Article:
While Futurism is often linked to Romanism, pre-millennialism itself is often linked to ancient Judaism.  This was the common objection made against it in history.  Therefore, premillennial Futurists should think twice before attempting to use the “guilt by association” argument against the doctrine of millennial exclusion.  The same type of emotional objections could easily be used against almost every part of our eschatological system.



One can be sure that any doctrine of future discipline will not be received well by the majority of the people of God.  In fact, one remembers the shallow objections made against Jeremiah when he preached of discipline to come for God’s people (Jeremiah 7: 4; 28: 9-17).  Even so, such are the ways of wishful thinking.  The teaching of temporary punishment for rebellious Christians has never been wrong.  The Catholics simply made it contribute to positional salvation in eternity, which the Bible states is not through suffering, nor works, but through faith alone in the Blood of Jesus Christ our Lord.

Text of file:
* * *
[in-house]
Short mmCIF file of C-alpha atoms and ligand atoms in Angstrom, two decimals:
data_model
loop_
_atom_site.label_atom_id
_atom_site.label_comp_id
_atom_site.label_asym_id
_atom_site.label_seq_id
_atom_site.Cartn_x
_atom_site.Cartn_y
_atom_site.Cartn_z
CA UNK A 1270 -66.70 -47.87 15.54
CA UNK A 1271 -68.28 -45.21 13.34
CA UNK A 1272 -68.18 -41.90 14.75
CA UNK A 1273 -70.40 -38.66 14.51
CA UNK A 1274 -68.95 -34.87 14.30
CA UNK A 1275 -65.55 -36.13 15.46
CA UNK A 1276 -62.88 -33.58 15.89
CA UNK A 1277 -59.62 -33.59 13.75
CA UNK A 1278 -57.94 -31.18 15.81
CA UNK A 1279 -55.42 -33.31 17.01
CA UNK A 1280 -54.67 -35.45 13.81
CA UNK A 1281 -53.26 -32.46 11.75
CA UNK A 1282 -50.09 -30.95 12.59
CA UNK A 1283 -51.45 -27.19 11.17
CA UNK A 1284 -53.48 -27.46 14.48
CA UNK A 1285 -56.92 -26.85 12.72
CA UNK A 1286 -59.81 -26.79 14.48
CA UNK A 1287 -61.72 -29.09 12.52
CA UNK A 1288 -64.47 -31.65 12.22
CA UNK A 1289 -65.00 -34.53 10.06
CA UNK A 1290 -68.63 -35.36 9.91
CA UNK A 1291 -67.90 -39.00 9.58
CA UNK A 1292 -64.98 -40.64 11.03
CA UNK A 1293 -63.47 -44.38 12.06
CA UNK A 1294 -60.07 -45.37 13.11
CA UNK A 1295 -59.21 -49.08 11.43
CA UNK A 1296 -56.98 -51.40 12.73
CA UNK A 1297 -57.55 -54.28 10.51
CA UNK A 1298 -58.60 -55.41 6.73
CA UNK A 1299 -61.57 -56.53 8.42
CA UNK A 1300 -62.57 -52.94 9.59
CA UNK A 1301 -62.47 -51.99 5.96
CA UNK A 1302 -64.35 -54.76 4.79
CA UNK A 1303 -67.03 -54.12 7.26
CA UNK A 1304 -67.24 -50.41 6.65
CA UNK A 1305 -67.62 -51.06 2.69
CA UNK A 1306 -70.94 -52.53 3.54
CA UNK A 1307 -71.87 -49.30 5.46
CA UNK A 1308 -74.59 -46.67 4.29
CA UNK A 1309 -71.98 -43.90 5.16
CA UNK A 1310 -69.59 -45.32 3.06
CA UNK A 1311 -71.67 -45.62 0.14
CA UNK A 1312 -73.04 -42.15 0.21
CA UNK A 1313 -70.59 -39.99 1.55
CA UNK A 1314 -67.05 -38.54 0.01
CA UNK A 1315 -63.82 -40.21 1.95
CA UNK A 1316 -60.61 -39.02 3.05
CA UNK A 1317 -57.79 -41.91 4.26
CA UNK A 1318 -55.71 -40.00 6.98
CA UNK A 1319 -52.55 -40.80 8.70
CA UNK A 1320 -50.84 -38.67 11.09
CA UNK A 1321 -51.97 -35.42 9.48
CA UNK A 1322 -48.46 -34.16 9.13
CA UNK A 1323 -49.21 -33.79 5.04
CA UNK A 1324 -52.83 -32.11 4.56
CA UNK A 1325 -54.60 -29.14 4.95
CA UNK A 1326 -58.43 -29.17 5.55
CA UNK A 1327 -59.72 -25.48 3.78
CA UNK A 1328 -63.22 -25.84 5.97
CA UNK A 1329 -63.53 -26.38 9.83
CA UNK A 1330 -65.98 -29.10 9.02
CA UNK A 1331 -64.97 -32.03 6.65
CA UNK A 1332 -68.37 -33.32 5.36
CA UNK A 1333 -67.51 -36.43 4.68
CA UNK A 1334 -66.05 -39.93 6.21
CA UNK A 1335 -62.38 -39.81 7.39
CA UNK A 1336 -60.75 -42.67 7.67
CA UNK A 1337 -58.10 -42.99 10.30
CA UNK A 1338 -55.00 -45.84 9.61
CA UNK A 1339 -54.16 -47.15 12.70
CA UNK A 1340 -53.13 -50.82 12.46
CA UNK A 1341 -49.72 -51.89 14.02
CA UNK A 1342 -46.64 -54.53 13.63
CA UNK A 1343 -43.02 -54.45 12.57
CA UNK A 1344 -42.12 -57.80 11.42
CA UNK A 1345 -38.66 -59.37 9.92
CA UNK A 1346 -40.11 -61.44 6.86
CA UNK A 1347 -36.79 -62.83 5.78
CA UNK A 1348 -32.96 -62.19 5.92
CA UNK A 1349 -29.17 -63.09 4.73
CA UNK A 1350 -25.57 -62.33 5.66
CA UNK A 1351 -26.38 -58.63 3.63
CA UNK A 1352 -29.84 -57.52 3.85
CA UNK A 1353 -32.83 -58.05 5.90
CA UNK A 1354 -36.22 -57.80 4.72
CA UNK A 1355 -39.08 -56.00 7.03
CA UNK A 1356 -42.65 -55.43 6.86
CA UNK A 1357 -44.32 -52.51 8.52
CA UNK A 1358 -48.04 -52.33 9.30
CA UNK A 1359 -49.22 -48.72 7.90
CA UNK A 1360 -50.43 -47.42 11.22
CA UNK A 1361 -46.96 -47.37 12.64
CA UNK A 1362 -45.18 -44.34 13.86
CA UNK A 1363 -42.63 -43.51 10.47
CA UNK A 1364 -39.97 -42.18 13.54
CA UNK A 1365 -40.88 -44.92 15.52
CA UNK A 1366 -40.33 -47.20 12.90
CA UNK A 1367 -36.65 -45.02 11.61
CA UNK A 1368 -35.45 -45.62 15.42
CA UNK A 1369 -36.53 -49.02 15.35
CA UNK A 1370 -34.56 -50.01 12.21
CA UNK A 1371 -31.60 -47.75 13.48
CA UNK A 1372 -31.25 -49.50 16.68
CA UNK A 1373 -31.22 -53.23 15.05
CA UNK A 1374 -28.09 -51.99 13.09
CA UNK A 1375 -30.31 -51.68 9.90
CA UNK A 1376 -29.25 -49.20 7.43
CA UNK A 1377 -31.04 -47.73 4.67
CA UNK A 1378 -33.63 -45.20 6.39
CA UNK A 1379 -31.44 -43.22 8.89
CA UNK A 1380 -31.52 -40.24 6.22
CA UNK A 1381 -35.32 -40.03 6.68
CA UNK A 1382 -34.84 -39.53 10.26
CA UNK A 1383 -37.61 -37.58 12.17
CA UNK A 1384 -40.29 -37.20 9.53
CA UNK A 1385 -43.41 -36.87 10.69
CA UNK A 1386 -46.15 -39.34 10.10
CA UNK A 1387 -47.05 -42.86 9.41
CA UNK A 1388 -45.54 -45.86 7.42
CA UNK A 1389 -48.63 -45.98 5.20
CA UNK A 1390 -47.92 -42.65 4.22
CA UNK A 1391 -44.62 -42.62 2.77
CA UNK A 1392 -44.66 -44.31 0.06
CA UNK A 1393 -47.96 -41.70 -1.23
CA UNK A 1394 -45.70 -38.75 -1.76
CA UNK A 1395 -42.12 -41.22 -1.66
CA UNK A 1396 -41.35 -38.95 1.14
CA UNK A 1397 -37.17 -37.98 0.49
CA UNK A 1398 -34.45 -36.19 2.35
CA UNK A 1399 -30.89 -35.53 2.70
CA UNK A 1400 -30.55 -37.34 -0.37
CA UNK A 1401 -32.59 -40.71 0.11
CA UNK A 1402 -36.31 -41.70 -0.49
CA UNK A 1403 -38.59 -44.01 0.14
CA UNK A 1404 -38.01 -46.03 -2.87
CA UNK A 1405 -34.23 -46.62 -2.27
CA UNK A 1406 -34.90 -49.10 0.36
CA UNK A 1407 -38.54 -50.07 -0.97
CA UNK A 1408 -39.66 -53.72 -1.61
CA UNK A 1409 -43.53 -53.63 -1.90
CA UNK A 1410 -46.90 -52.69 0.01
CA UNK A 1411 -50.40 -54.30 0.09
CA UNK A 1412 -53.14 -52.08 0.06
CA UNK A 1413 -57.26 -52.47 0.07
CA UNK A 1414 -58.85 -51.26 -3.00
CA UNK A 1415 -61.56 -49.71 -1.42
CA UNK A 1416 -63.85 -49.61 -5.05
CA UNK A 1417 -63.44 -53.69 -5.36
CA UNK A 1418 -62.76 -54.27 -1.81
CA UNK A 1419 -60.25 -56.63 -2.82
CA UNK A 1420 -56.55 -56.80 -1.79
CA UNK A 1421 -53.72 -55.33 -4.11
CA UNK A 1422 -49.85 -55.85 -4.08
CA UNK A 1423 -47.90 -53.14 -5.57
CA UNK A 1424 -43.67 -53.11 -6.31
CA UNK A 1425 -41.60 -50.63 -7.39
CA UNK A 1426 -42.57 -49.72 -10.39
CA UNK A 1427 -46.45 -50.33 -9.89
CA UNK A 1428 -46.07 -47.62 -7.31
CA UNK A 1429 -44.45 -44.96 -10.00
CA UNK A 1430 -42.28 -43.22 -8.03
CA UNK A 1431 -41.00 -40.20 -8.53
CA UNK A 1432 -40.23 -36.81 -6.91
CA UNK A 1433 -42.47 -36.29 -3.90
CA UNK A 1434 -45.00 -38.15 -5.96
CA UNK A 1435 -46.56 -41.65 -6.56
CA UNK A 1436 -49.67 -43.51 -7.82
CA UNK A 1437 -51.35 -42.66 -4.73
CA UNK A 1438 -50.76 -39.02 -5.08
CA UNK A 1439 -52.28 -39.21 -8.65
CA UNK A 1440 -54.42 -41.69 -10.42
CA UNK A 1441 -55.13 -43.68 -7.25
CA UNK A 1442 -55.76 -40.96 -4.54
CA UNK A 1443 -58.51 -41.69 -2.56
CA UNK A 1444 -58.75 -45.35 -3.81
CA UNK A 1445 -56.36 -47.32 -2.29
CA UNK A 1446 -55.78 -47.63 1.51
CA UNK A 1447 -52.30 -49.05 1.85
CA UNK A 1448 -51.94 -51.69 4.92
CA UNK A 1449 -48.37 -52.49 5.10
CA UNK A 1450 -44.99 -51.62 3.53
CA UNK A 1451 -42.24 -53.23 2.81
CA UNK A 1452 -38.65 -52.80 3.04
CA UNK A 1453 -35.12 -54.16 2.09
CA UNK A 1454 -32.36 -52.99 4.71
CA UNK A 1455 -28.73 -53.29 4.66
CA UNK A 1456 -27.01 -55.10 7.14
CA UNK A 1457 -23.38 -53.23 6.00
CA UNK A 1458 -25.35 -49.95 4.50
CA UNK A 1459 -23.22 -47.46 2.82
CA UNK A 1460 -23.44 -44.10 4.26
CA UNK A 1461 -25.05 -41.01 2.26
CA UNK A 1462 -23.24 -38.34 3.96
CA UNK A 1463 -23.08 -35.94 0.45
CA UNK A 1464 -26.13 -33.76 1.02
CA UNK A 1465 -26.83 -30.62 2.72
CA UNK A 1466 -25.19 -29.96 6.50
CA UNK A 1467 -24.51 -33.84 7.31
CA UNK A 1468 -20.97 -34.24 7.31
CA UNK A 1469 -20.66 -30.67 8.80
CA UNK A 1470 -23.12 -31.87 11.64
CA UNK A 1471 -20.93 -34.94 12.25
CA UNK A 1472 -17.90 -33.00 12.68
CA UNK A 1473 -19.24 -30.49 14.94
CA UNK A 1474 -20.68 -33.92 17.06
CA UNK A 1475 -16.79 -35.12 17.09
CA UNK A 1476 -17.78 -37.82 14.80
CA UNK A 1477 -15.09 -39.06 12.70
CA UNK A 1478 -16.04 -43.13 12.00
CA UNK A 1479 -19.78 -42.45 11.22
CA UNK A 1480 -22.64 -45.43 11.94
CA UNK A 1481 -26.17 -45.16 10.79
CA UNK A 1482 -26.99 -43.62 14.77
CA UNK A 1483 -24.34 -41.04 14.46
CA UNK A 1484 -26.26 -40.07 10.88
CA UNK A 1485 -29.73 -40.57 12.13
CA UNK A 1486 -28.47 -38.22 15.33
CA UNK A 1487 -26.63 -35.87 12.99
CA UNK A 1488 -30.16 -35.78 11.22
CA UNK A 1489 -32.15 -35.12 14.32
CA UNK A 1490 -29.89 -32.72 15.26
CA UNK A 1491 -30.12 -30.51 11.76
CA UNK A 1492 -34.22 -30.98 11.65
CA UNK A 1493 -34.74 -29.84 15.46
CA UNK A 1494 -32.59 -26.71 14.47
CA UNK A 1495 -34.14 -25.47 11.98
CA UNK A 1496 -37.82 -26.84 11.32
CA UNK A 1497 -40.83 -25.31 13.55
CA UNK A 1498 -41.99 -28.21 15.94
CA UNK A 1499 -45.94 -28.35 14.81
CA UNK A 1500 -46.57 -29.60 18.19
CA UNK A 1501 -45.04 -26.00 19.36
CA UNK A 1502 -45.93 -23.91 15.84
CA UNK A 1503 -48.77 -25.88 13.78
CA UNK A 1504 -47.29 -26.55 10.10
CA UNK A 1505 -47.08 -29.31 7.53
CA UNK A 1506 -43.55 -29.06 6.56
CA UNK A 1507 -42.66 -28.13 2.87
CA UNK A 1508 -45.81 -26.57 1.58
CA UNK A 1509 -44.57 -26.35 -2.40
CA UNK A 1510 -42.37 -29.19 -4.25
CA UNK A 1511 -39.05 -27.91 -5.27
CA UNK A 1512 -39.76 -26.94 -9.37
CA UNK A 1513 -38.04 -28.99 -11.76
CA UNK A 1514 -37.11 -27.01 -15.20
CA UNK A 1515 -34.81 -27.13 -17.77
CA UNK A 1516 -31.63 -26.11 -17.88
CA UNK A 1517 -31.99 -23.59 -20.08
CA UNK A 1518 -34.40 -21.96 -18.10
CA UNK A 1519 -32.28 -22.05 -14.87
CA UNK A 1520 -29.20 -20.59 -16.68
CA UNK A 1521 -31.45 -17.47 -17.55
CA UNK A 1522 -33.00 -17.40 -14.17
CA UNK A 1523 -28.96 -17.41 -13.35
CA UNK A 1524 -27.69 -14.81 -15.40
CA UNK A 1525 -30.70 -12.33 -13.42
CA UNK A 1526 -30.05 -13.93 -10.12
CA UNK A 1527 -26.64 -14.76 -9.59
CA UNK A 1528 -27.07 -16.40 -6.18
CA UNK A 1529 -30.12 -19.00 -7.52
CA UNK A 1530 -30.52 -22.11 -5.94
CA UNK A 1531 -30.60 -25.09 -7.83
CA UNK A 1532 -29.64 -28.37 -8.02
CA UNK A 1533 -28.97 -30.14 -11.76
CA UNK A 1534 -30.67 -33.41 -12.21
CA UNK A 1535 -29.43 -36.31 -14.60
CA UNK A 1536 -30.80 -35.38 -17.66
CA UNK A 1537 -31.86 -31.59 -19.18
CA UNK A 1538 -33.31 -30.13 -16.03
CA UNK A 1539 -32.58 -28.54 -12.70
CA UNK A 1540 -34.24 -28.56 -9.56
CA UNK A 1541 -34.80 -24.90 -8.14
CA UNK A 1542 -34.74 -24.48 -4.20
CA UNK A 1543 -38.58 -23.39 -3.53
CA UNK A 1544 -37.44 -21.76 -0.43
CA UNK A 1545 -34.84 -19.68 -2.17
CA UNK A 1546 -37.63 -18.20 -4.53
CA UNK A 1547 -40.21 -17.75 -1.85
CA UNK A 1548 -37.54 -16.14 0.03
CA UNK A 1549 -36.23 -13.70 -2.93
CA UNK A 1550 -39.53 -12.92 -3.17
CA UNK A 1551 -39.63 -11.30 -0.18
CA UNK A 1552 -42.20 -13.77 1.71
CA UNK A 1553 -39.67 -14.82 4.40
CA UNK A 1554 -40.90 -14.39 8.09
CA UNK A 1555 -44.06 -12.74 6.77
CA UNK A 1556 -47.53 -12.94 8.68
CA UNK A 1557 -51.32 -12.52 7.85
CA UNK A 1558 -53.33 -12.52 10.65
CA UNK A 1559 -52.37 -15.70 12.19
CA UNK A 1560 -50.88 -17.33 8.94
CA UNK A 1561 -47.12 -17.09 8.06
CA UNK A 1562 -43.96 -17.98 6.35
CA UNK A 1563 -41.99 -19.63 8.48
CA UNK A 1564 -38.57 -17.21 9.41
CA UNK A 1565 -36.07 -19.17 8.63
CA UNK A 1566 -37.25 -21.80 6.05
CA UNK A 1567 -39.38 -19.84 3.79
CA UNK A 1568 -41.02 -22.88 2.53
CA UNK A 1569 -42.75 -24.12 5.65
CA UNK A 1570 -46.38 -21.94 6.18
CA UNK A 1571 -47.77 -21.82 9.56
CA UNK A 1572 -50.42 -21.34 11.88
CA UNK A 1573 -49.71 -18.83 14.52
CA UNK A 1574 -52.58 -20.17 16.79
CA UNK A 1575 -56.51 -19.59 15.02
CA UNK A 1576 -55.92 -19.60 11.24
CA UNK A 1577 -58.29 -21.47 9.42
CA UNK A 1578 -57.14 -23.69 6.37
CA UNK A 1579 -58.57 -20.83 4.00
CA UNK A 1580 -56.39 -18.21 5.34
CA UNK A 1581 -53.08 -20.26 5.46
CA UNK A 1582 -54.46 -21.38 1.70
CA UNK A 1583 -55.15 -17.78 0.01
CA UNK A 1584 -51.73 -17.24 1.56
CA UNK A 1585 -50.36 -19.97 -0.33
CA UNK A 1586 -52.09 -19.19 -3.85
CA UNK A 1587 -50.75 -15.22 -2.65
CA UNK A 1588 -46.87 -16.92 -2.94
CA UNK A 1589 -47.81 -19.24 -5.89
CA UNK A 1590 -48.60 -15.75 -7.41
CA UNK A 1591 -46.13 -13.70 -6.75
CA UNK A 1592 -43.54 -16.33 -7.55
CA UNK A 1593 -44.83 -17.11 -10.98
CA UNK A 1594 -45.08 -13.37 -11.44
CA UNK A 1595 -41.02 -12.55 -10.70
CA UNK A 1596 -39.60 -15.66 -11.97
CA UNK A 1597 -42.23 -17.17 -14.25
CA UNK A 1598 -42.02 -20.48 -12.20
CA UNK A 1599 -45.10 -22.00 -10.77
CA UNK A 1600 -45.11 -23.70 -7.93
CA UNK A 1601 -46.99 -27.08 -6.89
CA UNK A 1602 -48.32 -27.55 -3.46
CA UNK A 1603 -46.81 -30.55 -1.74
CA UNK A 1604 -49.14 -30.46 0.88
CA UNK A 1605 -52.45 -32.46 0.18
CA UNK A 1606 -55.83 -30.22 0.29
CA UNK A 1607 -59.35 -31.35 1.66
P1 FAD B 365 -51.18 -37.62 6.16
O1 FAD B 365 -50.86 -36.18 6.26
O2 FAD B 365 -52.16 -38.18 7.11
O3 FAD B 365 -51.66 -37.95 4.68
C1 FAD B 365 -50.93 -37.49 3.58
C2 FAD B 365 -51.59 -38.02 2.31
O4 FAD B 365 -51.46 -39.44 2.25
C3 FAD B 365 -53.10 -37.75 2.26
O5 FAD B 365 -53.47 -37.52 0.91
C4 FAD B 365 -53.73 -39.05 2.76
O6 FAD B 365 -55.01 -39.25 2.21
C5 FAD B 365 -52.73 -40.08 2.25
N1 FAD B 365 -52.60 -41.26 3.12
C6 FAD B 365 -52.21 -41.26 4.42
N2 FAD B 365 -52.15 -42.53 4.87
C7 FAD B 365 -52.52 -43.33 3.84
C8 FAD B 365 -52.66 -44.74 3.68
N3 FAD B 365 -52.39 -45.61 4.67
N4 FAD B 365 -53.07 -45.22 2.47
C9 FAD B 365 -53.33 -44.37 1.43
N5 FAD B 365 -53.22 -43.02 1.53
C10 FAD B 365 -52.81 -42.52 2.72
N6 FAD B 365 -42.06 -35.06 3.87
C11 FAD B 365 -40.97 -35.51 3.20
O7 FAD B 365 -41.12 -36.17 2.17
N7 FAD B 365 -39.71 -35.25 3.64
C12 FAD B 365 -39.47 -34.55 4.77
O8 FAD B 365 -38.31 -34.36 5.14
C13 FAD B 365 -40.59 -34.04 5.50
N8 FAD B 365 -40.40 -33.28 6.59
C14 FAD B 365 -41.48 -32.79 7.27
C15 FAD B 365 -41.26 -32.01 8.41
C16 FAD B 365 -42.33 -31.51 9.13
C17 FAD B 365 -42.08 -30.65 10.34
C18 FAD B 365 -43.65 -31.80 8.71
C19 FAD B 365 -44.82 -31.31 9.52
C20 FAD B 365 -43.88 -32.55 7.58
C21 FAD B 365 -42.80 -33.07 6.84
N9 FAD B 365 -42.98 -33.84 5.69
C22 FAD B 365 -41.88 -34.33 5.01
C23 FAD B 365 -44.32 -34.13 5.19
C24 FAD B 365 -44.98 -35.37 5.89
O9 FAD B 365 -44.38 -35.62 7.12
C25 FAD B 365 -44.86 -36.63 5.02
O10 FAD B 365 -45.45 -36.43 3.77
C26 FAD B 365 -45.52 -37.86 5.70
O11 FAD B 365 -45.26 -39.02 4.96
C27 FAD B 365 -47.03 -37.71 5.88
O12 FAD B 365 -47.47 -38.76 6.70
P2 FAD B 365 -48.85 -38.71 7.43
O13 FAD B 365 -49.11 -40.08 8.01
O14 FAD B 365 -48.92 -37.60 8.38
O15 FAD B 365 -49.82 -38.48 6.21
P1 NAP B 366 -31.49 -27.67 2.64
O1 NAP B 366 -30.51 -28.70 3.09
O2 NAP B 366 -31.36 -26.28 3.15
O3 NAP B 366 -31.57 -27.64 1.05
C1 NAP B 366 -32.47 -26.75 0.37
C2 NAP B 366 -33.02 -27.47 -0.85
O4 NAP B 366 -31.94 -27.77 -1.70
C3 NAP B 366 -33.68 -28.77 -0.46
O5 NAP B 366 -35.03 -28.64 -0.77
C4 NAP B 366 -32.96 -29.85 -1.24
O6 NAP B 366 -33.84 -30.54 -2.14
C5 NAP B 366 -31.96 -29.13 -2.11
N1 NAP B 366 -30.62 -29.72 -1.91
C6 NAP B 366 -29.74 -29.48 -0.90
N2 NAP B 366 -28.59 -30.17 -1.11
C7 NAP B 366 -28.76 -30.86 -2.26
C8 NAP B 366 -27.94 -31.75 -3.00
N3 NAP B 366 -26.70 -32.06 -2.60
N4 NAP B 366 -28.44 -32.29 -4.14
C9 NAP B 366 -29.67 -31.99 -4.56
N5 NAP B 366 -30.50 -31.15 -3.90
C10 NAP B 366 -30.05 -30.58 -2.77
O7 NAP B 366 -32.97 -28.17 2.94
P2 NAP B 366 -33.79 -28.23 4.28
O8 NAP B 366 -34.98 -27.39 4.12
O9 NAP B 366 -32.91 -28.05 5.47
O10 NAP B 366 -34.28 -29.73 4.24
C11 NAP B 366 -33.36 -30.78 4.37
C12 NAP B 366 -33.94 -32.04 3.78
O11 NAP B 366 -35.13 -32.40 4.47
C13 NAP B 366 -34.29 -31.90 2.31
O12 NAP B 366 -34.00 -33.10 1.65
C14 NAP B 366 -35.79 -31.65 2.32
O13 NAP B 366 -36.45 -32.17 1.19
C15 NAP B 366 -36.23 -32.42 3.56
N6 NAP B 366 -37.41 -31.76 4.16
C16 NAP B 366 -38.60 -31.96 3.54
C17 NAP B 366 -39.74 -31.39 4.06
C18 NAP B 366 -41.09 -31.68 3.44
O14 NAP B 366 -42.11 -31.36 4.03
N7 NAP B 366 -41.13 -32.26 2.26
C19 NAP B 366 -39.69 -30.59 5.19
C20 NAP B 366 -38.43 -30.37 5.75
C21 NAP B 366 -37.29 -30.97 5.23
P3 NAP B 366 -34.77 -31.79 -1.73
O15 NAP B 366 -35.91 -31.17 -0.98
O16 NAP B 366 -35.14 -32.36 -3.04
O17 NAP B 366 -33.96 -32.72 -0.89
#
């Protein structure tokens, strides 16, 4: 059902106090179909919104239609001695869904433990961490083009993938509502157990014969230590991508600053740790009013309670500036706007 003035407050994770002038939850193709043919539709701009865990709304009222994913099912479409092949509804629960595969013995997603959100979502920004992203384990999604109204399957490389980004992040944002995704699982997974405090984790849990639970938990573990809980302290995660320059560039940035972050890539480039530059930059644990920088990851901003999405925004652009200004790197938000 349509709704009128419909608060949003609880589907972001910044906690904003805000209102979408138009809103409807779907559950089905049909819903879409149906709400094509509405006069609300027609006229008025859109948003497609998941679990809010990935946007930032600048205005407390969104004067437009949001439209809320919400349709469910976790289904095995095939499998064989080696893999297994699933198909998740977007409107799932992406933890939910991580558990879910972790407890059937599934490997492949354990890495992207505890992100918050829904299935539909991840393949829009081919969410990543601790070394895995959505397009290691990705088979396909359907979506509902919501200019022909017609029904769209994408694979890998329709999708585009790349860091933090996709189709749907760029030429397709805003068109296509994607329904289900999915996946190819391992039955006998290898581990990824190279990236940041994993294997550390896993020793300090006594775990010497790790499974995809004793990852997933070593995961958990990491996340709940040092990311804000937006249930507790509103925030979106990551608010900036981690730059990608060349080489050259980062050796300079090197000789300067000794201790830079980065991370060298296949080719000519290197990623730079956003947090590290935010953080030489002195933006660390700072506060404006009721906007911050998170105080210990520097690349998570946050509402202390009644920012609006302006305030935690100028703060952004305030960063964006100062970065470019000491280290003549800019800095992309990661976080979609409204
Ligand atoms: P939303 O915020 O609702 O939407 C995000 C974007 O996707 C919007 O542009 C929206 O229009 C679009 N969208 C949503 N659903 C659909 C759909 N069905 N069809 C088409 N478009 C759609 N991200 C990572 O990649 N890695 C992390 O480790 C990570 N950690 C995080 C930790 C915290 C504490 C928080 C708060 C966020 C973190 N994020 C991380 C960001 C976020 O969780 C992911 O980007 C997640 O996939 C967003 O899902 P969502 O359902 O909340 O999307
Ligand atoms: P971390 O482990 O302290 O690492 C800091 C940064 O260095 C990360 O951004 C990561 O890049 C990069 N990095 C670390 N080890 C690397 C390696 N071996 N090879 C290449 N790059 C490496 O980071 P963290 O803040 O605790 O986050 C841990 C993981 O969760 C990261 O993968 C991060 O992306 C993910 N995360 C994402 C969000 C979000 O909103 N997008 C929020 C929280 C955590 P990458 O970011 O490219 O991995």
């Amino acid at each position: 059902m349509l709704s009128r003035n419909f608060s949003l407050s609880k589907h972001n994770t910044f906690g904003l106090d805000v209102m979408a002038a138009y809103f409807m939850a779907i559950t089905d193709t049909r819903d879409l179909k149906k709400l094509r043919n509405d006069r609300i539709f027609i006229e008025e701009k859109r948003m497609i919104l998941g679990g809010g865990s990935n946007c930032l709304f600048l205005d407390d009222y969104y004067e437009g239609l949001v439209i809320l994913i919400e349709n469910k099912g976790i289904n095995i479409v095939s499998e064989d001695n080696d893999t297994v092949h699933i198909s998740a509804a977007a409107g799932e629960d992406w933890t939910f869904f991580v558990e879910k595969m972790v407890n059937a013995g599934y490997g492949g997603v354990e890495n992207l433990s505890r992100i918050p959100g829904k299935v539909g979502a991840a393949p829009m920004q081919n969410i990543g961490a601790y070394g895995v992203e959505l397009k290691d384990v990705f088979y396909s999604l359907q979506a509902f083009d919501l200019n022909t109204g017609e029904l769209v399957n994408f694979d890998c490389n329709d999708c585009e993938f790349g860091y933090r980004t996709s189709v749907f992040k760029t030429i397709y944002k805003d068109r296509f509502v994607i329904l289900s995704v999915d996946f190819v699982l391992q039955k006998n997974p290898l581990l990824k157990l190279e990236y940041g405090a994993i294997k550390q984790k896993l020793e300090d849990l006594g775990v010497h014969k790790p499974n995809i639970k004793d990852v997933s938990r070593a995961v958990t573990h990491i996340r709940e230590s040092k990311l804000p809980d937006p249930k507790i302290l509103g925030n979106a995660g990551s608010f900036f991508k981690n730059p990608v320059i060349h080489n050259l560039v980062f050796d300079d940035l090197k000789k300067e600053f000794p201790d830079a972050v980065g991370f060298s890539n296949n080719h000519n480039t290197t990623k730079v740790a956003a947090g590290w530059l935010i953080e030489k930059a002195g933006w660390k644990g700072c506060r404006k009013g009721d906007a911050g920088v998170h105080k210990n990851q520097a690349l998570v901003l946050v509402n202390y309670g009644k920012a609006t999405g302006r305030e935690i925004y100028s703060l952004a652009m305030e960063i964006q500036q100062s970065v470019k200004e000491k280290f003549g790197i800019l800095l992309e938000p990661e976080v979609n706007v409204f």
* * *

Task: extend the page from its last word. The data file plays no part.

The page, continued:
*       *       *



Chapter 10



Where Do the Unfaithful Christians Go?



The Scripture view of the certain consequences of our actions in the day of justice near at hand, is one of God’s motives to holiness; - a very strong one, - repeated in various forms in the Epistles to the Churches.  But it condemns so many; it frightens so many who believe they are wrong in some things, or suspect that they are, that they dare not face it - they will not receive it.  Where the heart is warped, it is not difficult to persuade one’s self, that a falsehood which flatters us is better than a truth which condemns.”*


* Robert Govett, Sowing and Reaping (Norwich: Fletcher And Son), 22-23.


- Robert Govett (1813-1901)



Matthew 25: 30  And cast ye the unprofitable servant into outer darkness: there shall be weeping and gnashing of teeth.